Tag Archives: Bob Gourlay

Isle Martin Burial Ground: An Investigation

By Cathy Dagg

Back on a lovely sunny weekend in May, which many of you will remember, NoSAS came over to Isle Martin to do some fossicking and recording in the burial ground, of which more later.

For those of you who didn’t get to visit, Isle Martin is a small island in community ownership just north of Ullapool, with a rich history associated with curing of herring in the 18th century. The island’s name suggests a dedication to St Martin, but it is more likely to be an anglicisation of the Gaelic Eilean Martaich: ‘island of the pine marten’. Locals refer to ‘the Isle of Martin’ but never to ‘St Martin’s Isle’. But there is a small burial ground, with a couple of early cross-carved stones, a burial aisle on or near the probable remains of a chapel.

When I started writing this blog about what we discovered, I thought I’d start by chasing up all the previous references to the burial ground and the carved stones. Casual mentions in old guide books of stones covered in hieroglyphics, memories of being shown ‘the other carved stone’….. obviously there was a lot more to the burial ground than what was now visible.

The story so far

1. 1775. The earliest reference to the burial round on Isle Martin is in the instrument of sasine granting the ten scots acres to John Woodhouse of Liverpool and ensuring ‘liberty to those having right of burying within the spot of ground marked B on said plan (drawn by William Morrison surveyor of land, in National Archive but not yet seen)

2. 1886. Ordnance Survey Name Book gives: Clach Fear Eillean Mhartain – Applies to a stone situated on Isle Martin about quarter of a mile westward of Rhuda Beag about quarter of a mile east of Camus a’ Bhuaibidh. The name means “Stone of the Man of Isle Martin” on account of an owner or inhabitant of the Island at a remote period having been buried under it.

3.1875 and 1902 1st and 2nd edition OS map show:

4. 1913. James Caird, architect: Note of an incised cross stone near the burying ground, Isle Martin, one of the Summer Isles, Wester Ross-shire PSAS 1913:

The burying ground is quite near the shore of a little bay at the south east corner of the island. The ancient stone, standing about four feet in height, with the cross carved on it, adjoins the burying ground.

Note that Caird mentions “near the burying ground and “adjoins the burying ground rather than within.

5. Early 20th century. Mrs Mitford, writing about the island in 1936 quotes one Major RS Hutchison:

At the dawn of the Christian era St Martin came on a pilgrimage to the Highlands to propagate the Gospel. He erected chapels in every place he travelled. It was on the Summer Isles that he breathed his last and over his dust lies a large stone on which the Cross is seen, covered with hieroglyphics. […]

The ruins of St Martin’s chapel are on the west corner of the isle, close by the grave of his followers and among them his own grave, surmounted by a high headstone carved with the cross and an unusual cross with double arms.

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Jim Bone: Aerial Photography of Archaeological Sites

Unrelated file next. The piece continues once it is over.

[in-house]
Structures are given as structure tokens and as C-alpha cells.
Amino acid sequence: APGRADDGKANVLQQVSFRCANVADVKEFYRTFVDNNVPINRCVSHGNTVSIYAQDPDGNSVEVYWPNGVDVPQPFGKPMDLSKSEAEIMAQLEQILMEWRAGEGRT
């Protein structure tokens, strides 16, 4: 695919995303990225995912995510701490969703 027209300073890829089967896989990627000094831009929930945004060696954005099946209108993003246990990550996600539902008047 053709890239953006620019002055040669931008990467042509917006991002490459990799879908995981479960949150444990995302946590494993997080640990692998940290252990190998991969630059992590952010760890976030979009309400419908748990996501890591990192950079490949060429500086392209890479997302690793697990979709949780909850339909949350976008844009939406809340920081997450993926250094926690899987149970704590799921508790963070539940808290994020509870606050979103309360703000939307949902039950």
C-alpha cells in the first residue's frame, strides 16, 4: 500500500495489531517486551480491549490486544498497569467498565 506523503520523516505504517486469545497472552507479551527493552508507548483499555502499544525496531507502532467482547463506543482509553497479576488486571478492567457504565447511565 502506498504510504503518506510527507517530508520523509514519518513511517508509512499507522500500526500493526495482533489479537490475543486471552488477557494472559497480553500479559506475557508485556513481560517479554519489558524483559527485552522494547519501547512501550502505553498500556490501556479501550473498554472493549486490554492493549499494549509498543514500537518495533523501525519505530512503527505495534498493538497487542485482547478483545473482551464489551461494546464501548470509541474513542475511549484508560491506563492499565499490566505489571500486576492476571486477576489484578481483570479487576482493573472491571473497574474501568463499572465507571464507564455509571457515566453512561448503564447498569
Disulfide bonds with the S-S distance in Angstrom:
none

Jim was a founder member of NOSAS, which celebrated its 20th anniversary in 2018. He was known in the Highlands for providing important aerial photos of numerous archaeological sites over many years. Sadly, Jim died on June 16th, after a long and wearisome illness. His extensive collection of aerial photographs has been gifted to NOSAS and will form the JS Bone Collection, in his memory. This is the story he wrote of himself, in the months before he died. (Introduction revised Sep 2018).

Aerial photograph of Mulchaich, Ross-shire. The settlement , distillery and chambered cairn at Mulchaich were the subject of NOSAS projects between 2009 and 2013. See the blog post.

It appears to me that people can be divided into two categories – those who love flying, and those who do not.  Brought up in close proximity to Prestwick Airport, I recall watching aircraft there, and determined that I would one day find out more about aviation.  Inspired by a selection of Biggles books, I joined the local ATC (Air Training Corps) squadron, enabling me to sample flight for the first time in 1950 in an elderly Anson.  Military aircraft have a distinctive odour of aluminium and oil, complemented in this case by an off-putting whiff of vomit, but I enjoyed this first ‘air experience’ flight along the Ayrshire coast.  For the next flight, I borrowed a folding camera, and tried a few shots through the rather scratched Perspex window.  Surprisingly, the results came out quite clearly, and another interest was born.

Going to University in Glasgow, I lost no time in finding the HQ of the University Air Squadron (GUAS), and was fortunate enough to be accepted as a Cadet Pilot in the RAFVR.  This offered a high standard of flying training, during 1953-7, provided by experienced RAF instructors at Scone Airfield outside Perth.  Our Chipmunk aircraft was state of the art at that time, but cameras were not encouraged on training sorties.  At the end of my four years, I asked if I could take a camera with me on a dual flight with my instructor, having noticed some archaeological sites which I wanted to photograph.  By opening the hood, I was able to take quite a good shot of a hill fort to the south of Perth, which presaged further attempts in later years.  The Squadron experience qualified me for a Preliminary Flying Badge – a sort of junior wings – and allowed me to apply for a Private Pilot’s Licence, costing a very reasonable ten shillings, when I left the unit. Continue reading